Cheaper requests for conciliation | In Principle

Go to content
Subscribe to newsletter
In principle newsletter subscription form

Cheaper requests for conciliation

New rules for payment of court fees on requests for conciliation in Polish civil proceedings have been in effect since 28 September 2023. The parliament has heavily reduced the fees to make the institution more attractive, after it ceased to interrupt the limitations period but only suspends it.

Expensive request for conciliation is a thing of the past

As of June 2022, a summons to a conciliation session in Polish civil proceedings no longer interrupts the limitations period, so that it starts to run anew, but only suspends the running of the limitations period for the duration of the conciliation proceedings.

Prior to this change, the parliament used high fees for requests for conciliation as a means to discourage litigants from abusing the summons to conciliation solely for the purpose of interrupting the limitations period on claims, without a real desire to settle the dispute. Applying to the court for a summons to a conciliation session required the claimant to pay one-fifth of the full filing fee on the merits of the claim. With a maximum fee for a statement of claim (PLN 200,000), a request for conciliation cost PLN 40,000. Given the high fee and decreased procedural impact of the request, this institution declined sharply in popularity.

New rules

Thus the parliament decided to take another stab at encouraging the use of conciliation. The latest amendment to the Act on Court Costs in Civil Cases, which took effect on 28 September 2023, introduced separate rules for payment of fees for requests for conciliation in monetary and other property cases (majątkowe) and non-property cases (niemajątkowe) (amending act dated 7 July 2023).

In cases involving non-property claims, a summons to conciliation will continue to be subject to a fractional fee of one-fifth of the fee on the statement of claim on the merits, but not less than PLN 100. However, such cases are rare, and most requests for conciliation involve property cases, which are now subject to a fixed fee: PLN 120 where the amount in dispute is up to PLN 20,000, and PLN 140 where the amount in dispute is more than PLN 20,000. This is a significant reduction of the fee in property cases, once again making this institution accessible to litigants.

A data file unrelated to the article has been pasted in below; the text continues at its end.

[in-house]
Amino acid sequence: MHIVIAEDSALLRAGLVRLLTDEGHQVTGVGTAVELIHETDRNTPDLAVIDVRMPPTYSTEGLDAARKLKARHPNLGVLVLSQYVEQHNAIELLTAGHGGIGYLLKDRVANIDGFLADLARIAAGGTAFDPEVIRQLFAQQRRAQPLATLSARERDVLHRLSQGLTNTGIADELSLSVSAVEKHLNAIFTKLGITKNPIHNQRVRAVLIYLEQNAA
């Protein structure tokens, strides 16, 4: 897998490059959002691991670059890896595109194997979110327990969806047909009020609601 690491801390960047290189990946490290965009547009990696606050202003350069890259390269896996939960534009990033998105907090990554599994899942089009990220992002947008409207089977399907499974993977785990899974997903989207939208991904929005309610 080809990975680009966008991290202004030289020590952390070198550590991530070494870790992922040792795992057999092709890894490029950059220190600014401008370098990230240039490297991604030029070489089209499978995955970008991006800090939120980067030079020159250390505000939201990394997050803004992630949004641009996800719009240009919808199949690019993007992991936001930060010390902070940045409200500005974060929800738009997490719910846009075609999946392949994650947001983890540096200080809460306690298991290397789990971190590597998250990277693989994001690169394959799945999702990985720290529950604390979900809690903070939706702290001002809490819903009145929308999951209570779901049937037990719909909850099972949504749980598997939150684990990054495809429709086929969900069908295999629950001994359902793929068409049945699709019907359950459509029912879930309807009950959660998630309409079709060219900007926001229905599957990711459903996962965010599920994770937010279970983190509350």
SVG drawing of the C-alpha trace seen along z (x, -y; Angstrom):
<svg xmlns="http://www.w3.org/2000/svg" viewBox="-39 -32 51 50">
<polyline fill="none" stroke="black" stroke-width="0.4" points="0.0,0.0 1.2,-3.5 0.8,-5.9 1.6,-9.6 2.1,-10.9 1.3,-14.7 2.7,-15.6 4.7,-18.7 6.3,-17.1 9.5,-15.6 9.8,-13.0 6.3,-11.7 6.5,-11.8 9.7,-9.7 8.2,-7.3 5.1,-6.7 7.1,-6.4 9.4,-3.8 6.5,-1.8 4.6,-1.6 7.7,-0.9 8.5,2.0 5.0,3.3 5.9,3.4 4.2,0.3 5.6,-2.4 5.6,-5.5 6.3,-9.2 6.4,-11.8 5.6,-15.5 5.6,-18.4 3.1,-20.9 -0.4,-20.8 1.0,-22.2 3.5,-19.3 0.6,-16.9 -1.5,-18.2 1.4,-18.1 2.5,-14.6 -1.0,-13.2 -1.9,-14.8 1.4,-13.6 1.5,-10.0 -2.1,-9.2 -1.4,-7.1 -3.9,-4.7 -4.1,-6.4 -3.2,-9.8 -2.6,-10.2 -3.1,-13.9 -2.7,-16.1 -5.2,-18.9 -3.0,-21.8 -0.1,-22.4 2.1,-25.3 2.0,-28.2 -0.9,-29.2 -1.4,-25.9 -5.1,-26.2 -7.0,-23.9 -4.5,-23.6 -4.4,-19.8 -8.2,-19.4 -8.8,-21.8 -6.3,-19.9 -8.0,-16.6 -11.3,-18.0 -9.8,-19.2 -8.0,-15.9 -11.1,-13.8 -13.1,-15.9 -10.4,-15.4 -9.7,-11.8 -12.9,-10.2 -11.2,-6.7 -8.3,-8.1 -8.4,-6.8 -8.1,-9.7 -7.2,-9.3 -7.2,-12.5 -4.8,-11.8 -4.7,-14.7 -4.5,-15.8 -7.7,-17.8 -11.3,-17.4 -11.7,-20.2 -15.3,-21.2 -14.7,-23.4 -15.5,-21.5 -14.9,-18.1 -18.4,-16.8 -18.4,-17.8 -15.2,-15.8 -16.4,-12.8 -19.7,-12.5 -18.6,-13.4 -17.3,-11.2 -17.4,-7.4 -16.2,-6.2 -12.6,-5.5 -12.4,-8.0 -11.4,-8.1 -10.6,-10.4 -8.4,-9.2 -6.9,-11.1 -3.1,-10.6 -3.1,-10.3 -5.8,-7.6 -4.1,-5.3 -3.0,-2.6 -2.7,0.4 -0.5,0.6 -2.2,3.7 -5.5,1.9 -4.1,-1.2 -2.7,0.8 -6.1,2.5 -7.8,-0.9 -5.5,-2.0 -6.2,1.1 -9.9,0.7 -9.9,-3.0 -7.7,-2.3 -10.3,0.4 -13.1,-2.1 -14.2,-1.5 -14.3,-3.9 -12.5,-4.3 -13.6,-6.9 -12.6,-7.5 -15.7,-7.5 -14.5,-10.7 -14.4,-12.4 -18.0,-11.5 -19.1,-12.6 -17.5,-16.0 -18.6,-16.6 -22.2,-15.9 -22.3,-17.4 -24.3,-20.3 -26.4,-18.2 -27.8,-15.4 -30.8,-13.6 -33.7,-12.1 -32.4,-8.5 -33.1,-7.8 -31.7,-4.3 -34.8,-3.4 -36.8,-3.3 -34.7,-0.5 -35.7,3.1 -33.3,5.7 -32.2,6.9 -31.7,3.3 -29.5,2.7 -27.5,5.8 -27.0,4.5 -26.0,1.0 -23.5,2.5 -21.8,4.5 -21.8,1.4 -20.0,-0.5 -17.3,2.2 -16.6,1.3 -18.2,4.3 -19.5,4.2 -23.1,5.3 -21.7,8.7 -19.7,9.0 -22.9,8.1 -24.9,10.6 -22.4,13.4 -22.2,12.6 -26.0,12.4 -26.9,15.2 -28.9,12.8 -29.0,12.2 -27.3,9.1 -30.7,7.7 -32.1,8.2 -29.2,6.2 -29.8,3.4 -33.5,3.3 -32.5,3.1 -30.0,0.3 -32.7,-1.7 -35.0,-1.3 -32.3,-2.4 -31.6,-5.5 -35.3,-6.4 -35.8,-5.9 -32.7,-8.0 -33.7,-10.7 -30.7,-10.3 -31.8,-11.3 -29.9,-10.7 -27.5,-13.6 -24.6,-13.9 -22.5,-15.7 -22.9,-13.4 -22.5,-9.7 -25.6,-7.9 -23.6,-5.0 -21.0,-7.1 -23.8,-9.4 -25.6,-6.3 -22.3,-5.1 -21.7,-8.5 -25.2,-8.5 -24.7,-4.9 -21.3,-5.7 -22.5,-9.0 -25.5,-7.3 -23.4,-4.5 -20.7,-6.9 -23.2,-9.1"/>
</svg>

Defining property and non-property rights

But in practice, it can be problematic to distinguish between property rights (monetary and otherwise) and non-property rights. In the legal literature and the case law, there is no clear consensus on the criterion that should be used to assess whether a given right can be considered a property right or a non-property right. According to the prevailing opinion, property rights directly condition the economic interest of the holder, which is not the case with non-property rights. This leads to the conclusion that a property right is a right closely connected with the economic interest of the holder. With this approach, certain rights will always qualify as property rights (such as ownership), regardless of whether in a given case a real market value could be obtained for a certain right. As a result, for example, ownership of a specific item, even of negligible market value, will also be considered a property right.

Fee refund?

Additionally, the amendment to Art. 79(1)(2)(e) of the Act on Court Costs in Civil Cases introduced the rule that three-fourths of the fee on a request for conciliation is refundable if a settlement is reached during the proceedings following from that application, unless the court has ruled a settlement inadmissible. This offers an incentive for the parties to pursue a settlement, but with the fees now so low, it may be of marginal importance.

Agata Jóźwiak, attorney-at-law, Dispute Resolution & Arbitration practice, Wardyński & Partners